by Jim Martin
Don’t be afraid to take risks. You cannot succeed without taking risks. The simply act of opening a business is a risk. If you never take a risk, you will never offer anything that is not already available in the market. Being novel is a risk. If you interview a prospective employee that you feel good about, but who doesn’t meet the metrics you defined for the job, take the risk and hire her. You can always teach here the metrics later, but you can’t teach others to have what attracted you to her. Some business decisions are high risk; some are low risk. Let your judgment rather than your fear direct your answers.
Don’t be afraid that your product isn’t good enough. Some entrepreneurs treat production as if it was another beta test. They are constantly changing the process in order to tweak the product. They confuse their employees, spend more than they should and watch the market pass them by because they didn’t think they were ready to participate. When your product does what you wanted it to do, take it to market. Stop fearing that it isn’t there yet.
Don’t be afraid of technology. Automate everything you can. Computers and other high-tech items can simplify your efforts and (in many cases) let you shorten your product’s development. They can keep track of your employee’s hours better than you can with a pencil and scratchpad. They can be programmed to look for warning signs of problems that might be costlier to fix if you waited until your customers complained. And the technology of social media can help you reach more potential customers in less time than conventional market techniques. Rather than fear machines, go to your local junior college and enroll in a night class that will teach you how to better use them.
Don’t be afraid of the competition. Make them afraid of you. Pay attention to the competition, but don’t try to copy them. Instead, stay ahead of them. Watch your market and anticipate its trends. The firms that win are those who make the best (and most intelligent) estimates of what to develop for their next generation of business.
Don’t be afraid to delegate. If you want to have enough time to act on the items above, you won’t be able to do it all yourself, or even to micromanage your staff. If your employees are worth what you pay them, then you ought to trust them. The more of your routine you offload to your staff, the more time you will have to do the more important things, like making key decisions and planning for your business’ future. Spend the time you save through low level delegation to train your employees for higher levels of delegation. An added bonus is that the employees who are given more responsibility will become more motivated and more creative.
Don’t be afraid of managing your money. There are two aspects to this. First, some managers are so terrified by bookkeeping that the turn all of the financial questions over to their CPA. The downside of this is a tendency to ask whether they can afford to buy a new piece of equipment when the question should be how they will pay for the new equipment (assuming the equipment is needed). Your CPA can offer advice, but he should never make the spending decisions.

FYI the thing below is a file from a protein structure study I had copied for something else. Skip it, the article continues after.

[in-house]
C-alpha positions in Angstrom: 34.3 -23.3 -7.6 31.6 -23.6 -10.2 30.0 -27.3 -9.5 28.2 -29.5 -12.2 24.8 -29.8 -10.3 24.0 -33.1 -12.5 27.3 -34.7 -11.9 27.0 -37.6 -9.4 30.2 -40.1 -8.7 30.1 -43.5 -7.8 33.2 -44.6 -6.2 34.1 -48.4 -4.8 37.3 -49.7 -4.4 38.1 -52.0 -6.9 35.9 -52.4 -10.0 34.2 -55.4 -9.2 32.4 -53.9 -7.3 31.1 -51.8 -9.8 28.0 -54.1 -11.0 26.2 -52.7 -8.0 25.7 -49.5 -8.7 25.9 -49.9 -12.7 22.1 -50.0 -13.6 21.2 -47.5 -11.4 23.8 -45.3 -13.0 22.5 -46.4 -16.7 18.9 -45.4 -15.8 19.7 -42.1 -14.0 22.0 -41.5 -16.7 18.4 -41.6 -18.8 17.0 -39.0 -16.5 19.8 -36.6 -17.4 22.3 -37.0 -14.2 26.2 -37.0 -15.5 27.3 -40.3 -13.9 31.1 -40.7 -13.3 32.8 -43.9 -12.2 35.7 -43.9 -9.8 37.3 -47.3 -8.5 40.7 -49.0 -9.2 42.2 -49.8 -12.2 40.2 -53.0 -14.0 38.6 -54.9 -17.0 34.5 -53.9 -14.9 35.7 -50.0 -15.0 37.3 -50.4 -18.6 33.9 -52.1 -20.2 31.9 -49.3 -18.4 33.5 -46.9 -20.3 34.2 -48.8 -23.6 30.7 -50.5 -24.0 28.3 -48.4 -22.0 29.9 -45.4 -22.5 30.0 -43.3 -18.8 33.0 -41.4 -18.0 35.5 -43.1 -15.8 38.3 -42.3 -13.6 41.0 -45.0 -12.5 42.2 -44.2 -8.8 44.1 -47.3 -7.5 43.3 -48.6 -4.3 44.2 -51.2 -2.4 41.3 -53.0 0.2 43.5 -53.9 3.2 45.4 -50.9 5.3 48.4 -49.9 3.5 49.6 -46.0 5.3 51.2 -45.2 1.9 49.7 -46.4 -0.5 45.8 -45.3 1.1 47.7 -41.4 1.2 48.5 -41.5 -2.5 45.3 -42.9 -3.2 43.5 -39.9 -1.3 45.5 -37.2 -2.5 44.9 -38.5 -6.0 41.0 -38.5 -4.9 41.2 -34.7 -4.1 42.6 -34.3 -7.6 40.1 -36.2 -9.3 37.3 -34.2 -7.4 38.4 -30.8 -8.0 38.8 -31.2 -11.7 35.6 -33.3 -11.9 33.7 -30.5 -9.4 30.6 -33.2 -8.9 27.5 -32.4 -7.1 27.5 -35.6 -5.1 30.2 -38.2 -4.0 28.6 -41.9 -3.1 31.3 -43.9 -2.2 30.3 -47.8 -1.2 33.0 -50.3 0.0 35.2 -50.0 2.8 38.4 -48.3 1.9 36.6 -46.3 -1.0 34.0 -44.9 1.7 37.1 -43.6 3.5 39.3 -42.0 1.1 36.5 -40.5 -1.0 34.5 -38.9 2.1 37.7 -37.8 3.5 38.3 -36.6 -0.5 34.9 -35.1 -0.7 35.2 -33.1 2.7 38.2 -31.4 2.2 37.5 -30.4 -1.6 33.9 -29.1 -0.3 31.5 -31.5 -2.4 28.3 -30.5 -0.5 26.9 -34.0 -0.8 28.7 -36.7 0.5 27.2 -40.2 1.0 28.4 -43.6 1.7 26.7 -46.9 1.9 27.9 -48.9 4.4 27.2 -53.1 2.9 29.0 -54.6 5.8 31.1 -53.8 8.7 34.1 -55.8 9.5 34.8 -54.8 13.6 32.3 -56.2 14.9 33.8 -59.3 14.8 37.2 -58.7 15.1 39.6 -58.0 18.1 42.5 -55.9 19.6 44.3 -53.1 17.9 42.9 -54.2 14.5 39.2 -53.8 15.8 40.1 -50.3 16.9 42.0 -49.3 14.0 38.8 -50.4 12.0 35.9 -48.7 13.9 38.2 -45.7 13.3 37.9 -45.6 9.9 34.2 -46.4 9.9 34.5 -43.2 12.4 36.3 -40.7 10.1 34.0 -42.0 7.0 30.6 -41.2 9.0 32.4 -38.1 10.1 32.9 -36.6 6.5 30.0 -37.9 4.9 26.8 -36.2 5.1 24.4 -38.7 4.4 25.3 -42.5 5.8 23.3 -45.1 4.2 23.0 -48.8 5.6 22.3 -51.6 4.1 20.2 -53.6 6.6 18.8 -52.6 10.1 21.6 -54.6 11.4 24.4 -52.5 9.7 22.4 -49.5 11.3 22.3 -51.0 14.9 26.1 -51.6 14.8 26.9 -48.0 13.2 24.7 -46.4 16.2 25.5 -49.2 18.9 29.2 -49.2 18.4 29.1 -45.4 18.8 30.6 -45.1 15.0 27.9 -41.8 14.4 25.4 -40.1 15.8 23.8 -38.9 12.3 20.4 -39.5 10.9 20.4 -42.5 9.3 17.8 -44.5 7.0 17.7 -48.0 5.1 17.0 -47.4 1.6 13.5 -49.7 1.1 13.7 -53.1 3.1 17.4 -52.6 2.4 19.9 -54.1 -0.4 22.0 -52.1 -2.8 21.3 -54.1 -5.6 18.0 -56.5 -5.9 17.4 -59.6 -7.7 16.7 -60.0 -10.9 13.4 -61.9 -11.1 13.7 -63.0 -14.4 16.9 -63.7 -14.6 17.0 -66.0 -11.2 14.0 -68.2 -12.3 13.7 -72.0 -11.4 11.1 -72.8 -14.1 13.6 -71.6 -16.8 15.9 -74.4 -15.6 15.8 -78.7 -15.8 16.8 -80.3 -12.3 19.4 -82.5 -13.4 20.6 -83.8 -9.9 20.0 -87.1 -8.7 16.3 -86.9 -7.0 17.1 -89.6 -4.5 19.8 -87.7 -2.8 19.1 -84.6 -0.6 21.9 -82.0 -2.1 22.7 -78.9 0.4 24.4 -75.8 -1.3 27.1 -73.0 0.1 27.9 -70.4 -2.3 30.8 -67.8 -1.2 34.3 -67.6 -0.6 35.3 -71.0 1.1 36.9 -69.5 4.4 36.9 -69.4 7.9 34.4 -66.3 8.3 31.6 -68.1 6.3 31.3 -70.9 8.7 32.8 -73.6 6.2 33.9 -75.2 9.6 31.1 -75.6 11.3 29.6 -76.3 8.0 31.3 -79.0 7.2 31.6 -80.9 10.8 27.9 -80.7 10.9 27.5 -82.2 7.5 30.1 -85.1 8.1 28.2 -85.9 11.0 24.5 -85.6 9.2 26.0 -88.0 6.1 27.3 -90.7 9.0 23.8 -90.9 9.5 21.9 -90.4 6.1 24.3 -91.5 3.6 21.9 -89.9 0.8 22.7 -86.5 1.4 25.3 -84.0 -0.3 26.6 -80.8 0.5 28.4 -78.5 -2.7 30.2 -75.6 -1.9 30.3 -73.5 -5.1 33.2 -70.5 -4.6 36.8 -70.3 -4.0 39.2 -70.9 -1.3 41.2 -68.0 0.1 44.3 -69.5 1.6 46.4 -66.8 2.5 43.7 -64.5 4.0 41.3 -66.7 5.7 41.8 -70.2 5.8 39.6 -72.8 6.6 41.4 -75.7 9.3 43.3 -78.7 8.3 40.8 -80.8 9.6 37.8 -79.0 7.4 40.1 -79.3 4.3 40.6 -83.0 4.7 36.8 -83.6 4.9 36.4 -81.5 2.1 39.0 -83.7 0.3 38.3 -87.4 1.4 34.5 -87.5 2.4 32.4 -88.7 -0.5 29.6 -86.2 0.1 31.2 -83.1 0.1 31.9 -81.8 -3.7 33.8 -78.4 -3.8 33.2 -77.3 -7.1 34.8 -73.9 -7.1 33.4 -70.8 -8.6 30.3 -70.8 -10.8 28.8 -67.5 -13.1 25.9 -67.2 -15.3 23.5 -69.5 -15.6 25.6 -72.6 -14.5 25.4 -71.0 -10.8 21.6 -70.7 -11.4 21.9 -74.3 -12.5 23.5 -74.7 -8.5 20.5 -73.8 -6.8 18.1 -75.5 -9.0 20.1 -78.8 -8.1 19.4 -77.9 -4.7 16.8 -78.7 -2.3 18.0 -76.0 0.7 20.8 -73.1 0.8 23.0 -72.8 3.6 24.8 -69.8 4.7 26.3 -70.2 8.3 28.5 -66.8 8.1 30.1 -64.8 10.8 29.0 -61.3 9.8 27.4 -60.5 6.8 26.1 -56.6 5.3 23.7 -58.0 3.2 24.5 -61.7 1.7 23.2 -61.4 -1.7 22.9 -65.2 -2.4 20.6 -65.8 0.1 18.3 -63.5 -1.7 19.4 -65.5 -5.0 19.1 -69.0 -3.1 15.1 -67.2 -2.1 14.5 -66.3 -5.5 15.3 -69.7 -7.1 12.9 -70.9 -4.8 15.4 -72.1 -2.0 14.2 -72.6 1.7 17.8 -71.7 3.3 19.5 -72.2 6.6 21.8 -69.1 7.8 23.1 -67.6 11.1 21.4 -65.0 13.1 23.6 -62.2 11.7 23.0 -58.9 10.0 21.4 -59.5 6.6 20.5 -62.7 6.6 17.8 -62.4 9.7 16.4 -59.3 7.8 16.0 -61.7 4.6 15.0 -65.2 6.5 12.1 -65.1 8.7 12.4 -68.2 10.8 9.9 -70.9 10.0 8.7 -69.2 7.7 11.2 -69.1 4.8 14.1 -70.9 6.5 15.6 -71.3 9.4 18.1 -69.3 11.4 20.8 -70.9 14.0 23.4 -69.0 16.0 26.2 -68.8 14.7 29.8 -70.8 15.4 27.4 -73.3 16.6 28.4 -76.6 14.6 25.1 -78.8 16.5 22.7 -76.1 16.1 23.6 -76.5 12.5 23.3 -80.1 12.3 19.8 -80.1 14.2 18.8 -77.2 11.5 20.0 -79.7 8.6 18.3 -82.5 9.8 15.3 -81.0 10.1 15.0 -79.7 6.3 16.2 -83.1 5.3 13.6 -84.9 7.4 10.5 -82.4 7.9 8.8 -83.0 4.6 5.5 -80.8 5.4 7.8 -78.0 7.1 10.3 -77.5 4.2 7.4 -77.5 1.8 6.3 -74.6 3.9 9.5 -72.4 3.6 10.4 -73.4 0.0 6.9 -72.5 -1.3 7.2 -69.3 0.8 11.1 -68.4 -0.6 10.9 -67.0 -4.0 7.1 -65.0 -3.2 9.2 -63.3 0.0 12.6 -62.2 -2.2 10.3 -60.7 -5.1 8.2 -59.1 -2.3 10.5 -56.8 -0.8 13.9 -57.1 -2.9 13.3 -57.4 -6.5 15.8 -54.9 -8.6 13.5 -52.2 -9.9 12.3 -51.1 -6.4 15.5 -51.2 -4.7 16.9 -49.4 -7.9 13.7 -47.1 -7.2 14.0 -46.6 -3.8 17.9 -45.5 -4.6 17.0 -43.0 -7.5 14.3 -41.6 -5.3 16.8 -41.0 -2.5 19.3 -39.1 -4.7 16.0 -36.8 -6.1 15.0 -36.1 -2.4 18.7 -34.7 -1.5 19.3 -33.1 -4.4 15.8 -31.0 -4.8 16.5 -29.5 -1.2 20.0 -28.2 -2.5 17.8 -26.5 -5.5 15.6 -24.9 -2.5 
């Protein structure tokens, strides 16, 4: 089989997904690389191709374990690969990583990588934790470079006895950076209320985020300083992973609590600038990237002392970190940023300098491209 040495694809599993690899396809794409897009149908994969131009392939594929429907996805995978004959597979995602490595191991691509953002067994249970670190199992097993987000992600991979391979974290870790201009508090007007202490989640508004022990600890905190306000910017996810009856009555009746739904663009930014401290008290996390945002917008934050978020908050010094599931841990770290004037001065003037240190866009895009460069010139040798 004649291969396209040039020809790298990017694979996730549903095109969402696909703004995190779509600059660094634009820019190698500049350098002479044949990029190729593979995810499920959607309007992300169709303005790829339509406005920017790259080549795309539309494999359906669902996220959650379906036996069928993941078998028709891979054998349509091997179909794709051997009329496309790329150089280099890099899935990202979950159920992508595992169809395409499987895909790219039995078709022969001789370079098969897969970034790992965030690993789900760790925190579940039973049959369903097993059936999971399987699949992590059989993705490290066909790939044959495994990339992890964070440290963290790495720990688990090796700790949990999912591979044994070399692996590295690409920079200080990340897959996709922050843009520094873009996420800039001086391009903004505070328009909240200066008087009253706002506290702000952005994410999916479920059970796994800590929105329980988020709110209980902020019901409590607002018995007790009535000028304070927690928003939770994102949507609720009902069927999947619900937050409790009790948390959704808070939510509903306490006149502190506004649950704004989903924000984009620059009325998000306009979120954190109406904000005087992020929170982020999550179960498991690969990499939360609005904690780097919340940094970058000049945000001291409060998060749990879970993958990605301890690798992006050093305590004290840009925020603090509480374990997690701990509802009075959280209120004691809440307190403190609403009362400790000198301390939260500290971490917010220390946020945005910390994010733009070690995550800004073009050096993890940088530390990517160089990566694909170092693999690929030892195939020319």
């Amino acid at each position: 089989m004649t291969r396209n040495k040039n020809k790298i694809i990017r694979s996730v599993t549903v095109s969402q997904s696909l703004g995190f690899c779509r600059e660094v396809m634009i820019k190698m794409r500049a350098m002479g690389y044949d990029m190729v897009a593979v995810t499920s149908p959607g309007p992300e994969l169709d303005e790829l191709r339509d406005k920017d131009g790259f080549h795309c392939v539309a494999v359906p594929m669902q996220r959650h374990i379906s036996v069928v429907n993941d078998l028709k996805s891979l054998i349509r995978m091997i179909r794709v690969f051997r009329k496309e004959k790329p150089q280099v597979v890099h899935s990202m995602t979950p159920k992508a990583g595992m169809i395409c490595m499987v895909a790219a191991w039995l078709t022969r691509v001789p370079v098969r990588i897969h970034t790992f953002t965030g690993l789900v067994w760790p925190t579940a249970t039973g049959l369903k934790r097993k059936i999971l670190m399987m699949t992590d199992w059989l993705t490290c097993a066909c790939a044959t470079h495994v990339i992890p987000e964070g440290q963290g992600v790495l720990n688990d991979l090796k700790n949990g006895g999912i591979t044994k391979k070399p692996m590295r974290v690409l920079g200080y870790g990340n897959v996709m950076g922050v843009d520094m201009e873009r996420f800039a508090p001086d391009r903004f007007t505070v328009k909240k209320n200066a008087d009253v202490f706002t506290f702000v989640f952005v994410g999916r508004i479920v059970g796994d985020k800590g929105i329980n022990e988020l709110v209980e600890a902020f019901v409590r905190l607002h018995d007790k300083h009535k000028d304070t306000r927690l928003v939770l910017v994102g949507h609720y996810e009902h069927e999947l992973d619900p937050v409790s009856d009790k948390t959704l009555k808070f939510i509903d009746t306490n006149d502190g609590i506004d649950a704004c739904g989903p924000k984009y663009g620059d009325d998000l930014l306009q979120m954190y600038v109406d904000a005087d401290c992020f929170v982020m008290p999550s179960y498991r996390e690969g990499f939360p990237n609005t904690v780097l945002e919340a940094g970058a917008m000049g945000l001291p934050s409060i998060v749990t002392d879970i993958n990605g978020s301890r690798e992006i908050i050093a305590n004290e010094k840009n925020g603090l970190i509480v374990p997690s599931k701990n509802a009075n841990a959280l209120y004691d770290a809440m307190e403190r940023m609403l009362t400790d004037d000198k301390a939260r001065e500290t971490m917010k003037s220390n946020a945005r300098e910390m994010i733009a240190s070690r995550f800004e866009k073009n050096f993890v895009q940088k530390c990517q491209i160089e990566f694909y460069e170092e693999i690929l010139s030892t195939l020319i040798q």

That out of the way, let’s look at the second half of this fear. Because many managers are afraid of managing their money, they don’t realize how they can use financial management to the benefit of their cash flow. For example, when you pay bills when they are due rather than when they come in, you can keep a lot of your money “in float.” If you keep your business’ money in an interest paying checking account, you can earn a little extra each month (although I will admit that current interest rates are truly anemic). Be careful that you don’t stretch your payments beyond what your suppliers view as reasonable—you could earn yourself a bad credit rating. You can also gain more use of your money by timing some purchases. If you have suppliers with good delivery records, set your delivery dates just a few days ahead of when you need their product (but place the orders well in advance so you help your suppliers’ planning). You don’t want to live on the financial edge, but you do want to be close to it.
Don’t be afraid to change suppliers. If you check around, you may be able to get lower rates for utilities, insurance and other overhead expenses. If you check with your suppliers, you might be able to get them to give you discounts. If they don’t, you might find other sources for the same items who will. But don’t keep your supply lines in a constant churn. You should investigate these possibilities every couple of years, and continue to reward those who provide you good service. Also, before you switch, check with those who have used your new source to make sure they perform as they claim.
Lastly, don’t be afraid to seek advice. You have to make your own decisions, but you don’t have to do it in a vacuum. On minor decisions, you actually improve morale if you ask your more experienced employees what they might do in a given situation. When you socially interact with other entrepreneurs, ask them if they encounter similar problems, and how they resolve them. Be really daring and get yourself a SCORE mentor. SCORE volunteers provide free mentoring to a wide range of businesses, and they have decades of experience that you can apply to many of the problems that might arise in your business. Go to our web site and you’ll find the process easy.
If you’ve ever watched a great NFL running back, you’ve probably noted that they run toward groups of linemen who outweigh the runner by a hundred pounds each. What the commentators say (and what interviews confirm) is that they have no fear. They get buried under two tackles and a nose guard, and they smile defiantly when they get up. Become the running back for your business. Conquer fear.